This is an exam of your digestive tract. It’s done with a tiny camera capsule you swallow. This exam is often used to see inside the small intestine, because that’s hard to reach with other types of scopes.
This procedure removes abnormal growths, called “polyps”, from the inner wall of your large intestine. The procedure usually lasts from 30 minutes to an hour.
This procedure is an examination of the large intestine. The physician will look for inflammation, ulcers, or abnormal growths called polyps. The physician uses a colonoscope. This is an instrument with a small camera attached to a soft, flexible tube. The procedure usually lasts from 30 minutes to an hour.
Percutaneous Endoscopic Gastrostomy (PEG) Tube Placement
During this procedure, a feeding tube is placed in your stomach. This tube will be used to give you food, liquids and medicines (if needed). A PEG tube is very helpful for patients who have trouble swallowing.
Endoscopic Retrograde Cholangiopancreatogram (ERCP)
This procedure is used to examine the duodenum, bile ducts, gallbladder and pancreatic duct. The physician uses a small camera, called an endoscope, which is guided down the throat. The procedure usually lasts from 30 minutes to an hour.
Upper Gastrointestinal Series (UGI)
This is an x-ray exam. It can help your doctor identify problems with your esophagus, stomach, and the first part of your small intestine. You may benefit from this exam if you have a problem such as heartburn, indigestion or unexplained pain in your chest or abdomen.
Liver Biopsy (Percautaneous)
During this outpatient procedure, one or more small samples of tissue are taken from the liver. These tissue samples will be studied under a microscope. A liver biopsy can help identify problems in the liver. If the patient has a liver disease, a biopsy can help doctors determine the type and severity.
Upper Endoscopy (EGD)
This procedure looks at the lining of your esophagus, stomach, and duodenum (that’s the first part of your small intestine). It’s done with an endoscope. That’s a special camera that looks like a flexible tube.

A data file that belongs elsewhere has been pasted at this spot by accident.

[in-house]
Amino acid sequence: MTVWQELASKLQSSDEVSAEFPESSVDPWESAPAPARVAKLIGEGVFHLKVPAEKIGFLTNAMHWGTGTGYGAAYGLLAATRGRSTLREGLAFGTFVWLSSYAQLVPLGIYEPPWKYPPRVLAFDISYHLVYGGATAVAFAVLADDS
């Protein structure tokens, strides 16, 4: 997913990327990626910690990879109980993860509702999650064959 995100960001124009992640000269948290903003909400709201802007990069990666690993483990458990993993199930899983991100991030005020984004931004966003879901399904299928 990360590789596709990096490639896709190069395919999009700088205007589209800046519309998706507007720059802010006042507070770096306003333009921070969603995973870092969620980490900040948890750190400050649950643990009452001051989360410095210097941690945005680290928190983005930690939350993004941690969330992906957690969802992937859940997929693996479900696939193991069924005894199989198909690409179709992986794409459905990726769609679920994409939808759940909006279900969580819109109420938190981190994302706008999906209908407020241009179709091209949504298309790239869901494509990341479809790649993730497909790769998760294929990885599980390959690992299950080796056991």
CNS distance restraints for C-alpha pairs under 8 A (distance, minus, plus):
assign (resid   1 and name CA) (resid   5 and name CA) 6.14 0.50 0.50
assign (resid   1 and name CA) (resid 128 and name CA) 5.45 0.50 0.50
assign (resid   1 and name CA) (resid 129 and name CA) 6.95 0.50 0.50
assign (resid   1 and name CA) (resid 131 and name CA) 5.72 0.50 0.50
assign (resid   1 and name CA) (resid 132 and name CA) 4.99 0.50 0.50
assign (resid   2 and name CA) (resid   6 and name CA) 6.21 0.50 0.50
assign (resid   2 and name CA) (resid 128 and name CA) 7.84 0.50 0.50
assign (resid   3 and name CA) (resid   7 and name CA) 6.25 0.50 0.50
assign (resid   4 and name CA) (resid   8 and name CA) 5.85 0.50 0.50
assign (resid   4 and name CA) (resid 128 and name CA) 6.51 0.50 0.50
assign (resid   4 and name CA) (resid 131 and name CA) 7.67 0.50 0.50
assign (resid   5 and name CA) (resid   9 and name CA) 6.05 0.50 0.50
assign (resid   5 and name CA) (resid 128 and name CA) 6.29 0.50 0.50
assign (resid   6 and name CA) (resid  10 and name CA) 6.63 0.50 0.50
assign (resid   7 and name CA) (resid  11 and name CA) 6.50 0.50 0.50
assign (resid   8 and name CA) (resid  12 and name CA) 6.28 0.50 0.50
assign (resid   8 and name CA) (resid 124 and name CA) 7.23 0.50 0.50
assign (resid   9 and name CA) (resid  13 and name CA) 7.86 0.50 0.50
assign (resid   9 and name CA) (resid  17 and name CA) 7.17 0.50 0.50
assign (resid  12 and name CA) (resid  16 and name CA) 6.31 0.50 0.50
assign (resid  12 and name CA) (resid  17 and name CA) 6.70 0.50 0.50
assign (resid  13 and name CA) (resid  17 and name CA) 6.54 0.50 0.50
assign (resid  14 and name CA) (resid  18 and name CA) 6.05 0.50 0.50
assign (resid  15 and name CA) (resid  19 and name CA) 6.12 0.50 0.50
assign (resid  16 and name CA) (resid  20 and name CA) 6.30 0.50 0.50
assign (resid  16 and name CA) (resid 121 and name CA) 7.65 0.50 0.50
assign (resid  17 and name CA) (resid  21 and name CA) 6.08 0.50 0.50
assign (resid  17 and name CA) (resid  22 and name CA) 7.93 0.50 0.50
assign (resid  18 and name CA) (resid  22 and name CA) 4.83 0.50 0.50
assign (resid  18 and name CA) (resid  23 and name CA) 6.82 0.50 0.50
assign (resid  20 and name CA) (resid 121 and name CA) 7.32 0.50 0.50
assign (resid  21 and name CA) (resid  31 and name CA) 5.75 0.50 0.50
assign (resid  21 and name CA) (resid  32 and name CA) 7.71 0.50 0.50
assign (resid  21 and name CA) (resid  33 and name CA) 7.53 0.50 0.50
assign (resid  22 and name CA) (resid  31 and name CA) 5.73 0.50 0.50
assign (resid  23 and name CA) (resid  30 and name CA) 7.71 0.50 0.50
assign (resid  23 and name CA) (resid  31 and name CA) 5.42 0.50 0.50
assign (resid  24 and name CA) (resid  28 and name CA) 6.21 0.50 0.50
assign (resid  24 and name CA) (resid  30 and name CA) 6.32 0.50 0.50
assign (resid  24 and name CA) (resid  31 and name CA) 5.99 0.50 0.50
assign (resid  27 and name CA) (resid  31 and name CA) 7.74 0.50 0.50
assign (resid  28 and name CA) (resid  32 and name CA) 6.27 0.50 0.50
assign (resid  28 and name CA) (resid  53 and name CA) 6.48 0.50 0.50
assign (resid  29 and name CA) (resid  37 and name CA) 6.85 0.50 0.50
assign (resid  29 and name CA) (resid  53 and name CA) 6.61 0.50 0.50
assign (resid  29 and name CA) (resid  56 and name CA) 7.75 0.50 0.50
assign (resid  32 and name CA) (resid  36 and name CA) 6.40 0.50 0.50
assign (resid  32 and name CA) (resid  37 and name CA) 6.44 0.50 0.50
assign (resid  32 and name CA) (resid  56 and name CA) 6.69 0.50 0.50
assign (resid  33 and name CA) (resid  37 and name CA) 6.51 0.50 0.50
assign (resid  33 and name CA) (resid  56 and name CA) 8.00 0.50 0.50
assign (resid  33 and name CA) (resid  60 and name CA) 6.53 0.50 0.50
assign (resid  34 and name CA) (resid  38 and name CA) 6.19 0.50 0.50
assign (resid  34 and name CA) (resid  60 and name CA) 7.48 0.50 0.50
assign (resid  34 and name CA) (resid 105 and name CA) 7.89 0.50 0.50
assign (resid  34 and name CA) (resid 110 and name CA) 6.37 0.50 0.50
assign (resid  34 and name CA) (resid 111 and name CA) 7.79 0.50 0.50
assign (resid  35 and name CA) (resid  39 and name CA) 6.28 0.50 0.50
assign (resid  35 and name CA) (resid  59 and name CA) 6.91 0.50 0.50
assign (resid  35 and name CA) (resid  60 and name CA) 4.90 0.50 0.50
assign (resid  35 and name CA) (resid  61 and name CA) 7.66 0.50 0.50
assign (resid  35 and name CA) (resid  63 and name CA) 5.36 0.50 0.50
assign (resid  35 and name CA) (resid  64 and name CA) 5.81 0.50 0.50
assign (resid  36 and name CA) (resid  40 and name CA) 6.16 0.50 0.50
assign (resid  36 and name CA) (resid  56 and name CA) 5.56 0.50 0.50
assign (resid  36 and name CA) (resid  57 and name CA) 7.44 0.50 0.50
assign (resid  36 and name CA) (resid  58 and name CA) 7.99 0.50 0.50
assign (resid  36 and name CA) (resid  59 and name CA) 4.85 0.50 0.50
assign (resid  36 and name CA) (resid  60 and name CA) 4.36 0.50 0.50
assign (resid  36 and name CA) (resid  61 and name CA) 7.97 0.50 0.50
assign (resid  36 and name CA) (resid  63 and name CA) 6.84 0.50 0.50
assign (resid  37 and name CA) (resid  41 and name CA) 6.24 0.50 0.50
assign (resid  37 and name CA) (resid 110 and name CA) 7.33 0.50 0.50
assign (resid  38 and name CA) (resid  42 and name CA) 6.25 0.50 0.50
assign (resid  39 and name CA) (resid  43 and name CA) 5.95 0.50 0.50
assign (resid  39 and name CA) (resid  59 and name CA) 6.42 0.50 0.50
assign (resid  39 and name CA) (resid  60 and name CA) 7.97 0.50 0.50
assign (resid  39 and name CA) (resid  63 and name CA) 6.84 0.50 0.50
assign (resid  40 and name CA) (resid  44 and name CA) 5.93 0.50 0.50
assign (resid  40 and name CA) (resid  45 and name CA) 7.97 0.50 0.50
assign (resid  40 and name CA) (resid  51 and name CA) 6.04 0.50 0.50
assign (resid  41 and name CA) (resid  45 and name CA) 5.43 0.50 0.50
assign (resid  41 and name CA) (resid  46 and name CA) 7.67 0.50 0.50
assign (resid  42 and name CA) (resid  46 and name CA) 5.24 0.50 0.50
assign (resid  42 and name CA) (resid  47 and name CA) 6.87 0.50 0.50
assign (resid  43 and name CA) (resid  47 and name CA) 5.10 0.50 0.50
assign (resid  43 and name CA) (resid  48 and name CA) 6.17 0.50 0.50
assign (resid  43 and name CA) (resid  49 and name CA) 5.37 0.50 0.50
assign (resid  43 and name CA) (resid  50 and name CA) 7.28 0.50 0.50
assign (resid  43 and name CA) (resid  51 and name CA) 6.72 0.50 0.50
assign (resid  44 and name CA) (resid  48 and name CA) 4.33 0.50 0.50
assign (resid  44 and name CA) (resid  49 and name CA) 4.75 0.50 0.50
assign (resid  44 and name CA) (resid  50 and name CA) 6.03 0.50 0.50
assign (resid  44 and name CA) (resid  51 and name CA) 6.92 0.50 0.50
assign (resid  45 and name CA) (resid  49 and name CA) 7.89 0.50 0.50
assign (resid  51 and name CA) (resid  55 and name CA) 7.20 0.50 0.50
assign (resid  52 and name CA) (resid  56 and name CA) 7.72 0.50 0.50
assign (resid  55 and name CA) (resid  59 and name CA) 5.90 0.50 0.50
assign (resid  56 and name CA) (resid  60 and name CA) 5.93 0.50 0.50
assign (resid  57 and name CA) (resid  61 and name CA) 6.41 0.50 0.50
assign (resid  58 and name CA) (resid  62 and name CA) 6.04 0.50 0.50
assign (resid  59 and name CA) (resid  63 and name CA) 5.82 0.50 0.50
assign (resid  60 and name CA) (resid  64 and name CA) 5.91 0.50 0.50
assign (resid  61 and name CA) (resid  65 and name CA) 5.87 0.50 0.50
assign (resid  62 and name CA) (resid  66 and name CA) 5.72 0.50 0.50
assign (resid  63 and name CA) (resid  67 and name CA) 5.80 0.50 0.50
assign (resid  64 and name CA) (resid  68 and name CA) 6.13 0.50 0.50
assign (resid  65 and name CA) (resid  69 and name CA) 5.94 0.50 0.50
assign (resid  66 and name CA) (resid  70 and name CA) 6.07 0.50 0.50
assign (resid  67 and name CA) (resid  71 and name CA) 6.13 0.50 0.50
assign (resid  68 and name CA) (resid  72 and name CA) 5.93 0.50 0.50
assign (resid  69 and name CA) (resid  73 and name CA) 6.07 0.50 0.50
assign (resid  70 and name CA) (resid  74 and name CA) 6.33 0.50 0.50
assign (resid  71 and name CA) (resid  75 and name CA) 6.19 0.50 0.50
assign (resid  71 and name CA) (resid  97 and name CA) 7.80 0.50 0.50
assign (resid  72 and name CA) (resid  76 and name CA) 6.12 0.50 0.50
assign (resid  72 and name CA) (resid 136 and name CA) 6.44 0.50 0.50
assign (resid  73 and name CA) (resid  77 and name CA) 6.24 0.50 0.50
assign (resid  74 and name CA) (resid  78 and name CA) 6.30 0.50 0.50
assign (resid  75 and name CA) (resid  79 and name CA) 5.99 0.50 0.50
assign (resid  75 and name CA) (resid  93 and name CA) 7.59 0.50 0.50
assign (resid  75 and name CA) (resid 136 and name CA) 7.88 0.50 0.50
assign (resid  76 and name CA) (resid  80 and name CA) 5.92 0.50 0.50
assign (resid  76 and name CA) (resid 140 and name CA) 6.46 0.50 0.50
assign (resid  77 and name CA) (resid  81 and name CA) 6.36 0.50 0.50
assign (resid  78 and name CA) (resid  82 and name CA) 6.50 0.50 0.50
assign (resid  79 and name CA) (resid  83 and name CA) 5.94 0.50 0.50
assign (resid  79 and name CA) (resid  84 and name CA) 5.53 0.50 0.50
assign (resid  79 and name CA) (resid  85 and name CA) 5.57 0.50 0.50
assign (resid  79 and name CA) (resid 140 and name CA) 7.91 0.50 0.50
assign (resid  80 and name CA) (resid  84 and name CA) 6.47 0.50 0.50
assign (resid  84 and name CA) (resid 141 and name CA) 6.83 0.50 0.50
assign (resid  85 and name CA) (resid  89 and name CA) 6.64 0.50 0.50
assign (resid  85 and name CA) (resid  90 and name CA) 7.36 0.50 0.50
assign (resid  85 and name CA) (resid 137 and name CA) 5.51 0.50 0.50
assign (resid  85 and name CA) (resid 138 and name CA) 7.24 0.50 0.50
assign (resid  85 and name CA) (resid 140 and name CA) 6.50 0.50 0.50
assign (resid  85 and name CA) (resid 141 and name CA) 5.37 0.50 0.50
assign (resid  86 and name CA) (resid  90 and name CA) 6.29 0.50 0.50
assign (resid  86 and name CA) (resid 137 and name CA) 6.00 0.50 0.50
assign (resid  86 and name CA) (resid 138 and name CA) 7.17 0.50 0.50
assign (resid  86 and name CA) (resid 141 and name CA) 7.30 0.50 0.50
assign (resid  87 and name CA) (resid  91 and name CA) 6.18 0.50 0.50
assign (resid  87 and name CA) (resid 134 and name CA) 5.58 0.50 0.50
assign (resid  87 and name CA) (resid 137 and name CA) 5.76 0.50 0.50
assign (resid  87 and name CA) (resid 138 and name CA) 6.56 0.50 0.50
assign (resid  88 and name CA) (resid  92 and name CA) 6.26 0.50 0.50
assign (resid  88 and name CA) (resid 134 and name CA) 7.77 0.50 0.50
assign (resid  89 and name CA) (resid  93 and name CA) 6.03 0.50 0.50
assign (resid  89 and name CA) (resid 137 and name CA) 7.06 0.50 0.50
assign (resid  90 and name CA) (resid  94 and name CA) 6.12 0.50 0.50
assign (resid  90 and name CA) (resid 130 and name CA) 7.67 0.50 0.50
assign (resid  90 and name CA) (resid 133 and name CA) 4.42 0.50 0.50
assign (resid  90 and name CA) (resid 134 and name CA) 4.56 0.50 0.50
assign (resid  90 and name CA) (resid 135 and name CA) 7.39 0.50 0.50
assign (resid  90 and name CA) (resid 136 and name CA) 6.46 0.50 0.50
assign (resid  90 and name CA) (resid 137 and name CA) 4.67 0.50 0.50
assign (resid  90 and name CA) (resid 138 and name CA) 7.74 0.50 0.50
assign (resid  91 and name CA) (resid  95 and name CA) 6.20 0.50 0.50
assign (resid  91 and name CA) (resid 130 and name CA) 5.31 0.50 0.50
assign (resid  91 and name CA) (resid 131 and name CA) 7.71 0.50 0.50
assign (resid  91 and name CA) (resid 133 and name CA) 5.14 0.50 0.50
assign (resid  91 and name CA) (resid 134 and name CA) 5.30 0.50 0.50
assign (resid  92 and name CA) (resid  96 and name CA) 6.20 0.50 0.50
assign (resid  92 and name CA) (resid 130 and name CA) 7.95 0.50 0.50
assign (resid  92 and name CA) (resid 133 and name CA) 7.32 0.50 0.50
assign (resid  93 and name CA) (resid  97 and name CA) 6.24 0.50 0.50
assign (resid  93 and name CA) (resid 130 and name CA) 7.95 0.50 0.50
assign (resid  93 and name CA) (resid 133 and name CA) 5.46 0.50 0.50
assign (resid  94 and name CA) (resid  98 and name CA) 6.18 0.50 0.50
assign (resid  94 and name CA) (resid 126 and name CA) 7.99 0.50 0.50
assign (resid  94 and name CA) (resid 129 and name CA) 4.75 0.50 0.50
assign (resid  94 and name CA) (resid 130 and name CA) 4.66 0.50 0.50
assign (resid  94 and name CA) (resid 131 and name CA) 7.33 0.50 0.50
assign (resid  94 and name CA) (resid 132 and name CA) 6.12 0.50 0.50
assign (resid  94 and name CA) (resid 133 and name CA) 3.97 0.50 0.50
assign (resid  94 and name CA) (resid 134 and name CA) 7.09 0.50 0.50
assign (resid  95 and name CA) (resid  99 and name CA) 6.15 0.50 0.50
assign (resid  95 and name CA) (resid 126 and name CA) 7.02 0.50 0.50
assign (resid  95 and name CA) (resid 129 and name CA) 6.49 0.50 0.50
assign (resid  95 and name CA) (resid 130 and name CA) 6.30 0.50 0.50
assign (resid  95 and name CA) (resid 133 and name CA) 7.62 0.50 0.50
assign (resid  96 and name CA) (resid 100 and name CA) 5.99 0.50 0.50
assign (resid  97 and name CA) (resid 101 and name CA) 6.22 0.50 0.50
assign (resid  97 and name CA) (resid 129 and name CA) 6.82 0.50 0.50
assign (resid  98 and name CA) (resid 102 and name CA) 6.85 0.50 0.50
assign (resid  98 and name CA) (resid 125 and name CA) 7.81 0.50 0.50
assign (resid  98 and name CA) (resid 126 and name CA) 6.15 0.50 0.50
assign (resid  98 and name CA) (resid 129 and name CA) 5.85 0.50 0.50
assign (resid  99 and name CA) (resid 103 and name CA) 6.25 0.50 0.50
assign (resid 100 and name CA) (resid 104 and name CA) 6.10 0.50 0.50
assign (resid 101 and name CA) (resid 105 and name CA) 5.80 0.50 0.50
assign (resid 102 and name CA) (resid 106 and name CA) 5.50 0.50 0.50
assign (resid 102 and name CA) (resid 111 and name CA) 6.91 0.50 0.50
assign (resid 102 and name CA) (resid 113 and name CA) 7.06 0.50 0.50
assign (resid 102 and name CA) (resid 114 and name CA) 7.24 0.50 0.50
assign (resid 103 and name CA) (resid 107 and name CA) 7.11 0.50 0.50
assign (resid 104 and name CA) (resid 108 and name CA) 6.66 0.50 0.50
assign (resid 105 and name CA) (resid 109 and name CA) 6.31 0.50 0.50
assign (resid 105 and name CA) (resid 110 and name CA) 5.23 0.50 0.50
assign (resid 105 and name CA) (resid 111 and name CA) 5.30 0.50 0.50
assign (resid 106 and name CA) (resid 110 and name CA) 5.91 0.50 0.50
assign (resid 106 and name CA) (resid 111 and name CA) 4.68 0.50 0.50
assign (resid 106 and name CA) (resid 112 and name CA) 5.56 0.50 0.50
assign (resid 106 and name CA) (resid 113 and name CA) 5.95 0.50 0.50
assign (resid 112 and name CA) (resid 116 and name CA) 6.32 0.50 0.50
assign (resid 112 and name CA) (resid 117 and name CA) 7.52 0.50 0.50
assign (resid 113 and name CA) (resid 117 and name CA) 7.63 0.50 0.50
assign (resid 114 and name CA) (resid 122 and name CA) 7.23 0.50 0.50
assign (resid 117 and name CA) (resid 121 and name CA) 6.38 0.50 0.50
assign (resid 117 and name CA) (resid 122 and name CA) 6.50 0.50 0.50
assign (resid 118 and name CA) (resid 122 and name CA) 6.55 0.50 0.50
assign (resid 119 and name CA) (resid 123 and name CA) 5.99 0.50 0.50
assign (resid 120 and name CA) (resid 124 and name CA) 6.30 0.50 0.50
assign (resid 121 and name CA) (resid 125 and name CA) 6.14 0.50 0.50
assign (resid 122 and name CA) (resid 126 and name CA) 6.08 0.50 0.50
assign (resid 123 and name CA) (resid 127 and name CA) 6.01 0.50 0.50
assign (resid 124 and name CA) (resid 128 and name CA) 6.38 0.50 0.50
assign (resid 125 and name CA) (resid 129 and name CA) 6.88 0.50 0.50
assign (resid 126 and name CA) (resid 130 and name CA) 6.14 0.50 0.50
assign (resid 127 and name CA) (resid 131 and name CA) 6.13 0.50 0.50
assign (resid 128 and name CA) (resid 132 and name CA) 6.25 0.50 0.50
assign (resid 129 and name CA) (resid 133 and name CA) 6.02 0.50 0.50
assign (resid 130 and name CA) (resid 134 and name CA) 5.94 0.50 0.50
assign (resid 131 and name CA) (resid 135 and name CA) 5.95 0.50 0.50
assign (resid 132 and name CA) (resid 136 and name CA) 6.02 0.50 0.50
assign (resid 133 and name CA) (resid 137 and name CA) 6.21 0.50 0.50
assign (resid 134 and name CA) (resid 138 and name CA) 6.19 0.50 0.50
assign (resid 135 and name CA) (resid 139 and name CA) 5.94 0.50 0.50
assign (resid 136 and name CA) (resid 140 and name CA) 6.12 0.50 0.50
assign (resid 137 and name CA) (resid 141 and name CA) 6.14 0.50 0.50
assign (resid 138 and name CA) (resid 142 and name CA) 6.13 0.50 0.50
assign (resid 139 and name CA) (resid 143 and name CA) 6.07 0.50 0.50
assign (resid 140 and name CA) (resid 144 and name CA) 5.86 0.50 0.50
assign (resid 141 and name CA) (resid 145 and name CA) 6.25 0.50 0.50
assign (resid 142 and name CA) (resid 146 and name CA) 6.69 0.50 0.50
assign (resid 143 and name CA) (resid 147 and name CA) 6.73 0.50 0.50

Monitored Anesthesia Care
Monitored anesthesia care is a type of anesthesia that makes the patient feel very relaxed. It reduces painful sensations and the awareness of pain. It is not intended to put the patient to sleep, and will wear off quickly after a procedure. Monitored anesthesia care is commonly used for simple procedures that can be completed quickly.
General anesthesia makes a person unconscious. People call this “put under” or “put to sleep.” But it isn’t the same as regular sleep. A person given general anesthesia cannot feel pain. And, the person won’t remember what happens during a medical procedure.
Anesthesia is the use of medications to block the pain of a medical procedure. The medications that block this pain are called anesthetics. Different forms of anesthesia are used to prepare patients for different types of procedures.
Regional anesthesia makes an area of the body numb to prevent the patient from feeling pain during or after a medical procedure. It can completely block sensation to a large area of the body. Regional anesthesia does not put a patient to sleep, but it is commonly used along with sedation. It may also be used with general anesthesia.
Local anesthesia makes a part of the body numb to prevent a patient from feeling pain during a medical procedure. Local anesthesia is commonly used for many minor outpatient surgeries.